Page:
Their wedding carriage was an old Volkswagen Beetle with a huge swastika painted over the front and sides. The groom emerged dressed as a German soldier with the emblematic Nazi double S bolts on his wristbands.
On April 29, the same day Adolf Hitler married Eva Braun 77 years ago, a Mexican couple had a Nazi-themed wedding in the central Mexican state of Tlaxcala, sparking outrage from a Jewish human rights organization.
“People don’t know the real story,” the groom, Fernando, who didn't share his last name, told Mexican newspaper Milenio in an interview at the wedding. “He [Hitler] was a vegan, got his country out of poverty, and regained the German territory lost during World War I.”
Fernando and his new wife, Josefina, had children before they were married this week, according to reporting. They named their first son Reinhard, after SS leader General Reinhard Heydrich, and their daughter Hanna Gertrud, after Hanna Reitsch, a German pilot who allegedly rescued Hitler from a bunker during the war.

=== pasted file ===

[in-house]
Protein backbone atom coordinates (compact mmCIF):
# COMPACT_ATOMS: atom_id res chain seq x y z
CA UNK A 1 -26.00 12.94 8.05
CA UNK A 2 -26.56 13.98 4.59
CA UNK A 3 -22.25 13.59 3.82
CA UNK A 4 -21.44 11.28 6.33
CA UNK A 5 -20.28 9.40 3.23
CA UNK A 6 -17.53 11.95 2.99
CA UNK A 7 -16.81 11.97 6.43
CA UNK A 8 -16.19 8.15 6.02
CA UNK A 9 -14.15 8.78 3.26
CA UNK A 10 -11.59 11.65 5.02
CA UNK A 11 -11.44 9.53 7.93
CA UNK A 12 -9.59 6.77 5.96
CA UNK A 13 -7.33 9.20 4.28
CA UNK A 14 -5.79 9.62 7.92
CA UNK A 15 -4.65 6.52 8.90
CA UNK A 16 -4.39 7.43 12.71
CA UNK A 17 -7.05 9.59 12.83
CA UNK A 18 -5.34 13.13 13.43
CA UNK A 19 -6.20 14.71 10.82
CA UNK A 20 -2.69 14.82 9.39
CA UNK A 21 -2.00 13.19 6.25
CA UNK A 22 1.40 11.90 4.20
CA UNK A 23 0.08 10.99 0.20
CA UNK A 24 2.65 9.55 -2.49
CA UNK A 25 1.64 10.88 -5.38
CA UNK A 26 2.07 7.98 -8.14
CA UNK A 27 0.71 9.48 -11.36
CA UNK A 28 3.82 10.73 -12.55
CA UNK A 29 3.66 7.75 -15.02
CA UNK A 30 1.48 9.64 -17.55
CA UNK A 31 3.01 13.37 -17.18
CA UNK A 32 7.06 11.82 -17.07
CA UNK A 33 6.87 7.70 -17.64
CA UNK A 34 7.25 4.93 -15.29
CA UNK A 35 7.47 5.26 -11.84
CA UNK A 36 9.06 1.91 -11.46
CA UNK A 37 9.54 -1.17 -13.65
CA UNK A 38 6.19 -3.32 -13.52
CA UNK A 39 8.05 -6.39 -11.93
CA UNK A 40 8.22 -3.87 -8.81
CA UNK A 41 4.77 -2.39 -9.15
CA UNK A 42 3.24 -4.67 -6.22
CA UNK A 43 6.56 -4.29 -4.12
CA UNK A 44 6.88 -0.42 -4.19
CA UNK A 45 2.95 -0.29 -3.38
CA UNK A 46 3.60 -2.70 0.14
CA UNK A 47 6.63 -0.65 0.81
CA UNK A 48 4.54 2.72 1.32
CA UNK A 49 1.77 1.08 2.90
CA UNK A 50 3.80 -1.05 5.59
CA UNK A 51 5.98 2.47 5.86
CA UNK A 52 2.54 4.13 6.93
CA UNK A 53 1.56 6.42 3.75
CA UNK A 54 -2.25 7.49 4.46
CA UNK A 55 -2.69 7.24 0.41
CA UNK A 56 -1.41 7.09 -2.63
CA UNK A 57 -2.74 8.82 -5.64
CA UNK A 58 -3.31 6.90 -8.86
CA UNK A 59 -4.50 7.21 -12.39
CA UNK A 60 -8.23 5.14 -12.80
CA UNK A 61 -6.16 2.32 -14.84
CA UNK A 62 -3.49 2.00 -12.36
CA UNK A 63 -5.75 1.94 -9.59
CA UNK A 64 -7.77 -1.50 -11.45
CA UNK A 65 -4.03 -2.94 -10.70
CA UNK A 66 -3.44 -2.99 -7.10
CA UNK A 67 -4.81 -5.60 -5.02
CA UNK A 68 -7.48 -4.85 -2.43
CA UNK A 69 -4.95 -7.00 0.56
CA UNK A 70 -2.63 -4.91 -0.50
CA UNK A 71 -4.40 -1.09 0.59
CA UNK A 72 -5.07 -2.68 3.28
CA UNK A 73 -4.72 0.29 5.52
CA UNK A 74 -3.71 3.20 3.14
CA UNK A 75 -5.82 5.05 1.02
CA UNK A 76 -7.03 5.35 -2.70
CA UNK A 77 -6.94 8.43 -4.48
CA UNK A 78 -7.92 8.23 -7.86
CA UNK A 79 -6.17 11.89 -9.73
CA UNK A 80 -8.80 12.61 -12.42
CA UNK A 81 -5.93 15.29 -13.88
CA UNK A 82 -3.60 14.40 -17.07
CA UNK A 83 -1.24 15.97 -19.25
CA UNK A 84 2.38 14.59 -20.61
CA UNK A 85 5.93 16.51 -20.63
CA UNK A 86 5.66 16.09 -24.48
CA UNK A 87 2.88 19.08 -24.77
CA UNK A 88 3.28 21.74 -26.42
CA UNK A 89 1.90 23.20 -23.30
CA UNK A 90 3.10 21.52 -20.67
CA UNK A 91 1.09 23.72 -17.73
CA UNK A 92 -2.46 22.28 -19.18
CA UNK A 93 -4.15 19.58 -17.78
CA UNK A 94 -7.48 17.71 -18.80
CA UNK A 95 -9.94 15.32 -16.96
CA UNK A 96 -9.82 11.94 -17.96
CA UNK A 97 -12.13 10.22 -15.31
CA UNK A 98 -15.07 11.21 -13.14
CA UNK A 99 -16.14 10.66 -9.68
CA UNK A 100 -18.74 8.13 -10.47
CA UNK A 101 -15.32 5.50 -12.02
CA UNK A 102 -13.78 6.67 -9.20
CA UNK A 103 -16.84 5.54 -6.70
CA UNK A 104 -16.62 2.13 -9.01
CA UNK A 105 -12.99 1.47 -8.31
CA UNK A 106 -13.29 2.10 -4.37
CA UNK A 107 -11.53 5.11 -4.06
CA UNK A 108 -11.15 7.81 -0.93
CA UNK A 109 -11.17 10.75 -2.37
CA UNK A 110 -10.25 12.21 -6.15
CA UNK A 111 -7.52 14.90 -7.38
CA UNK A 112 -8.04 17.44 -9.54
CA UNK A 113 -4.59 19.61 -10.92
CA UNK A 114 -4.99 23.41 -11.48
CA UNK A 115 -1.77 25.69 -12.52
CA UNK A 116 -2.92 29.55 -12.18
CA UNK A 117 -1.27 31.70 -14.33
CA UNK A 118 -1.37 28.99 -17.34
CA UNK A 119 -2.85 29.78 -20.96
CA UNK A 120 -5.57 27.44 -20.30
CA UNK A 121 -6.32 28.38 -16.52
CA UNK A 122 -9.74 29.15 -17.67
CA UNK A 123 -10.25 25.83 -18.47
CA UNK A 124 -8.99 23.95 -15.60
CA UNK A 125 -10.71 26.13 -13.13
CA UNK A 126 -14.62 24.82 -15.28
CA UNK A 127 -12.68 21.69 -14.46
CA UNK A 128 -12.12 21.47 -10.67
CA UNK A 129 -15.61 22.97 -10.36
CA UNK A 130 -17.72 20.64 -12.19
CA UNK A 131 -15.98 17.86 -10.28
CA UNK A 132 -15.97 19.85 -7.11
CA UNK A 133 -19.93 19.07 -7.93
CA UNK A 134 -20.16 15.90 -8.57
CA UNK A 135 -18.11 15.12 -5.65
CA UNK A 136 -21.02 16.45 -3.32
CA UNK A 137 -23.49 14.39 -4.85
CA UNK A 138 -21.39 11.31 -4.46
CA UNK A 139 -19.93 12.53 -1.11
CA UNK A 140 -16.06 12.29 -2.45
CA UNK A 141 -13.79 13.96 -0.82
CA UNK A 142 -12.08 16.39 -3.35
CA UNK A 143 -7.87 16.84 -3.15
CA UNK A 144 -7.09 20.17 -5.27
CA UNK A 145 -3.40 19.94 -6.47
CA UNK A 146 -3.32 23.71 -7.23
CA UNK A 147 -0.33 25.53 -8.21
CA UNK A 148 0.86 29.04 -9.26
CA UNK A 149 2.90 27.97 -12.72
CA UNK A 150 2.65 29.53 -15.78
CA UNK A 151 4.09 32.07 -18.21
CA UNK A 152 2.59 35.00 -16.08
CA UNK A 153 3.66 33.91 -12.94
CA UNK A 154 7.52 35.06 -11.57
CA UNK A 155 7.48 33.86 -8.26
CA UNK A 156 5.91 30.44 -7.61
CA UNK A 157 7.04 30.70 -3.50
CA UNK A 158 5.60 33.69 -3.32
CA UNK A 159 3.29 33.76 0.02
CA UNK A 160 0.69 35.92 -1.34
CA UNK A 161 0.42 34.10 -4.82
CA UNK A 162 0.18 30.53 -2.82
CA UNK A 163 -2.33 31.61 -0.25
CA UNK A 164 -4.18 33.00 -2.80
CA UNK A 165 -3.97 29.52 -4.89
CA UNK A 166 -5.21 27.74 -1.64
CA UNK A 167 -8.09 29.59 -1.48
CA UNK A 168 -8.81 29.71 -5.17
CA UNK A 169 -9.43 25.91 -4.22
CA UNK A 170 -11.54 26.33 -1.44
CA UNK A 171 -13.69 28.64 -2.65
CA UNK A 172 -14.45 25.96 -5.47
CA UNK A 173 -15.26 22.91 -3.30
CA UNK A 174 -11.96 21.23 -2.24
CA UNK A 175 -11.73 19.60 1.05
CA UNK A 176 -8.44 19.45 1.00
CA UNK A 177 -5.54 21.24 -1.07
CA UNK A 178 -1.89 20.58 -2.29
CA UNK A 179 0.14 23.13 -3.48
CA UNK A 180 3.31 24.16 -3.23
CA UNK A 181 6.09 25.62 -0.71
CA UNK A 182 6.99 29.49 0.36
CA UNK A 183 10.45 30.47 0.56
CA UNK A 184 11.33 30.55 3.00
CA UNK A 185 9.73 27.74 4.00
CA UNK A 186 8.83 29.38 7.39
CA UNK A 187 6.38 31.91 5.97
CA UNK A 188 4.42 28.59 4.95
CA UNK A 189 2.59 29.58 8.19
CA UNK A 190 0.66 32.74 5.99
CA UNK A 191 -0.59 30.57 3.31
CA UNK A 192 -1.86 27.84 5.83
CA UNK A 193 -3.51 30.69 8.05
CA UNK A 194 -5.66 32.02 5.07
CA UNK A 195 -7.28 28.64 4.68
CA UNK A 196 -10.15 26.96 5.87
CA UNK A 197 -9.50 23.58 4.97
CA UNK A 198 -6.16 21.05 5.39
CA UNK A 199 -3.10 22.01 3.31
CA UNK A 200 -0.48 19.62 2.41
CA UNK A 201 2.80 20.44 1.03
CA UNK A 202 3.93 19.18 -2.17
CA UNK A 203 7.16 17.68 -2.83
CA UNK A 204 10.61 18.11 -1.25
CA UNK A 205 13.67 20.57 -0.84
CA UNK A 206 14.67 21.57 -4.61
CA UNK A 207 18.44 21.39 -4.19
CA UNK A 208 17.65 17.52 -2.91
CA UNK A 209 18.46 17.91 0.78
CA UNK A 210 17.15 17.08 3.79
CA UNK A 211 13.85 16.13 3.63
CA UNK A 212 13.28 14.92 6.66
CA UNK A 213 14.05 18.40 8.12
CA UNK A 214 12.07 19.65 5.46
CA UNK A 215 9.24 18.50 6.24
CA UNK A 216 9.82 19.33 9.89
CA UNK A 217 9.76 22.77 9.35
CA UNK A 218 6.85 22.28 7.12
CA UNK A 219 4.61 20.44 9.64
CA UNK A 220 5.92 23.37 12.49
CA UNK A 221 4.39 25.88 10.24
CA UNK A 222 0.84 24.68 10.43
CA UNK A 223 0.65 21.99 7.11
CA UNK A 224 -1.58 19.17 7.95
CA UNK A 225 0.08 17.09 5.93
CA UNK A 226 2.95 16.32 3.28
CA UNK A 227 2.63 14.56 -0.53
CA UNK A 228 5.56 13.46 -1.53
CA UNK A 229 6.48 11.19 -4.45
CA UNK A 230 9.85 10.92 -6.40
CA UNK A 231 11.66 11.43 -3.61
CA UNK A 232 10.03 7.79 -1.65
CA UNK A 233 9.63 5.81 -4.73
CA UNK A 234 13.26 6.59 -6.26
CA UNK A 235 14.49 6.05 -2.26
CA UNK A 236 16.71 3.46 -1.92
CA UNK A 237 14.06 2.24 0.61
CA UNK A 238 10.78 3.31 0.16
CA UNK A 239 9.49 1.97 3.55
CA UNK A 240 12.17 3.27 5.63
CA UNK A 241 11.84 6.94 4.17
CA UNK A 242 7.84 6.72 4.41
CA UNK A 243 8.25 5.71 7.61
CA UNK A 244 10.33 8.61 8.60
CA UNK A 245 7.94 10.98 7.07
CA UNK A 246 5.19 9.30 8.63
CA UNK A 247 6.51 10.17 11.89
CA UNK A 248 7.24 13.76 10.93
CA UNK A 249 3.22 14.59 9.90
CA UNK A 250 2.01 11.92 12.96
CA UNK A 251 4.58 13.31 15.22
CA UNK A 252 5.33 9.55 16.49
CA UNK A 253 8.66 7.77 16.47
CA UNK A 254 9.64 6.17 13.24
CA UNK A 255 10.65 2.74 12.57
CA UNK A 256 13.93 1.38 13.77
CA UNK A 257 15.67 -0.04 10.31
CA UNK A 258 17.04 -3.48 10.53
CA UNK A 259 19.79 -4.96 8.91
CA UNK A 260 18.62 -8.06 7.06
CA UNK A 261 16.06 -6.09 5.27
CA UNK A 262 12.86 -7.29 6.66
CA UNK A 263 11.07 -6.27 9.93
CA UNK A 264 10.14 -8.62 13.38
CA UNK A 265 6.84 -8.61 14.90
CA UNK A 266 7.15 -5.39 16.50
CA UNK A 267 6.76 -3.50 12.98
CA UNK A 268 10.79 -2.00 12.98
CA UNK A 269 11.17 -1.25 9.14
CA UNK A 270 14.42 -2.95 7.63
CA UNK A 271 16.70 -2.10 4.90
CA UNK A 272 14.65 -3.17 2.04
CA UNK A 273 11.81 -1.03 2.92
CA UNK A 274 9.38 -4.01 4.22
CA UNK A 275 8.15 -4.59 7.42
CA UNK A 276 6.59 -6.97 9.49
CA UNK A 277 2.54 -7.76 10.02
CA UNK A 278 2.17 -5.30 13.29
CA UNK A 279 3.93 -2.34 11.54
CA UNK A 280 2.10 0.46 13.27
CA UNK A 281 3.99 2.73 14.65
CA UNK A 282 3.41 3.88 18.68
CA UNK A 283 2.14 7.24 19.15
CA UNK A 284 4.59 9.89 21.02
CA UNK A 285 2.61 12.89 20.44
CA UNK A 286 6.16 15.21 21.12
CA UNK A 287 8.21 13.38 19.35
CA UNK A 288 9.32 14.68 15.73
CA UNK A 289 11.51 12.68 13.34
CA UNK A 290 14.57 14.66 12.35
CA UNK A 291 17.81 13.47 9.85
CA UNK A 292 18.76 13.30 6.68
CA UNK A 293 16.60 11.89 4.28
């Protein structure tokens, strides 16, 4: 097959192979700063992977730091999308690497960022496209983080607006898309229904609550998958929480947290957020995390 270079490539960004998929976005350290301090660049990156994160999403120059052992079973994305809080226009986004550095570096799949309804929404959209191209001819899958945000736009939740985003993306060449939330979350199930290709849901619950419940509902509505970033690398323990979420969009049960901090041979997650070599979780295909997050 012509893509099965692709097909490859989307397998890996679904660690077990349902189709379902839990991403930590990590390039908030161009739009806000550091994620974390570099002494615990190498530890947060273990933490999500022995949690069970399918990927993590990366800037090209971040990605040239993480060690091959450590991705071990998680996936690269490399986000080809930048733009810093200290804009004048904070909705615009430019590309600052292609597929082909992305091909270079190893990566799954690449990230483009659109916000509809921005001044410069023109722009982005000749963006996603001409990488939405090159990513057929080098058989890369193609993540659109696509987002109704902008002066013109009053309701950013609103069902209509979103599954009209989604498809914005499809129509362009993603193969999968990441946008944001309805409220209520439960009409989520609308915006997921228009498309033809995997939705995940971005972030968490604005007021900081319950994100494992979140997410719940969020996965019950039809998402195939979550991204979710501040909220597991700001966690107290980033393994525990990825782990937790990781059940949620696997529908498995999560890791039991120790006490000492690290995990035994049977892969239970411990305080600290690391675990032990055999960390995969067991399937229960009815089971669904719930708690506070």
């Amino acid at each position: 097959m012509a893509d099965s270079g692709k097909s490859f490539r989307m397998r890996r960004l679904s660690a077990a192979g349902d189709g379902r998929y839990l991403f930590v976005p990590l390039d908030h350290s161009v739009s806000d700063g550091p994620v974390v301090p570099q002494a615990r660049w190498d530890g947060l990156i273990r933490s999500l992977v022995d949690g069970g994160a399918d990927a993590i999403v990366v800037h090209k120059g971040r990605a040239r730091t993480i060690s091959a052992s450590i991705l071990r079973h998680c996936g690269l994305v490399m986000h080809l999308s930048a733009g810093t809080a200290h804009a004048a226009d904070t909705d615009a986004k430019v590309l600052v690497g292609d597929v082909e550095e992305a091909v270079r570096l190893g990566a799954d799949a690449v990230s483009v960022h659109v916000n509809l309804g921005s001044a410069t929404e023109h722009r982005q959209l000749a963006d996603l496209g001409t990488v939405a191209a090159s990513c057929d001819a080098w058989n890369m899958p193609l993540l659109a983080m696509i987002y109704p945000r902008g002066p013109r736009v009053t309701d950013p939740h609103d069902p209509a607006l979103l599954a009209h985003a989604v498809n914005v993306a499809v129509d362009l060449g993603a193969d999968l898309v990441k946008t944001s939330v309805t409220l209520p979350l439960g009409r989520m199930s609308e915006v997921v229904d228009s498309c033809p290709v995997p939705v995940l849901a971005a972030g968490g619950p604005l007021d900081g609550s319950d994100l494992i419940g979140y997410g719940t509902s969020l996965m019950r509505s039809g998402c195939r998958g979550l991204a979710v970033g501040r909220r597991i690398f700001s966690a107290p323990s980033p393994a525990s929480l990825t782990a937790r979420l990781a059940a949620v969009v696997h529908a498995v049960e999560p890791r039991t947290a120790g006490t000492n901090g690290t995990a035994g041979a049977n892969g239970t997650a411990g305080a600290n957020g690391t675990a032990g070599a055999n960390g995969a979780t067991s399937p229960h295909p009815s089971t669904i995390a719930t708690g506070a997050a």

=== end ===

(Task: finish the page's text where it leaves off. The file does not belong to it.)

According to Milenio, the wedding party was crowded with fellow Nazi admirers, some even dressed as German soldiers.
Fernando admitted receiving hate mail and even death threats because of his longtime support for Hitler.
“My dad and my uncles are followers of NS [National Socialism], and since I was a kid I’ve had to face people. I’ve been hit, spit on, and one time a man even pointed a gun in my face while shouting ‘Nazi,’” he said.
No Mexican authority or organization has publicly addressed the Nazi-themed celebration.
The Simon Wiesenthal Center, a Jewish human rights organization based in Los Angeles, called on the Mexican government this week to “take appropriate measures” against the newlyweds.
“Mexico has voted for the United Nations resolution that condemns the distortion of the Holocaust and all forms of racism,” Dr. Shimon Samuels, director for international relations at the center, said in a press release. “However, there has been no reaction by the state or human rights organizations condemning this outrage.”
This isn’t the first time Nazi symbols have been used in Mexico.
In 2015, a university in Guadalajara hosted a Nazi-themed dance contest with German classical music and recordings of Adolf Hitler’s voice. The video of the performance went viral on YouTube and sparked outrage across the country.
And in 2020, Volkswagen cut all ties with a distributor in Mexico City after someone posted several photos on Twitter showing a wall from inside the business decorated with the image of a VW Beetle coupled with swastikas.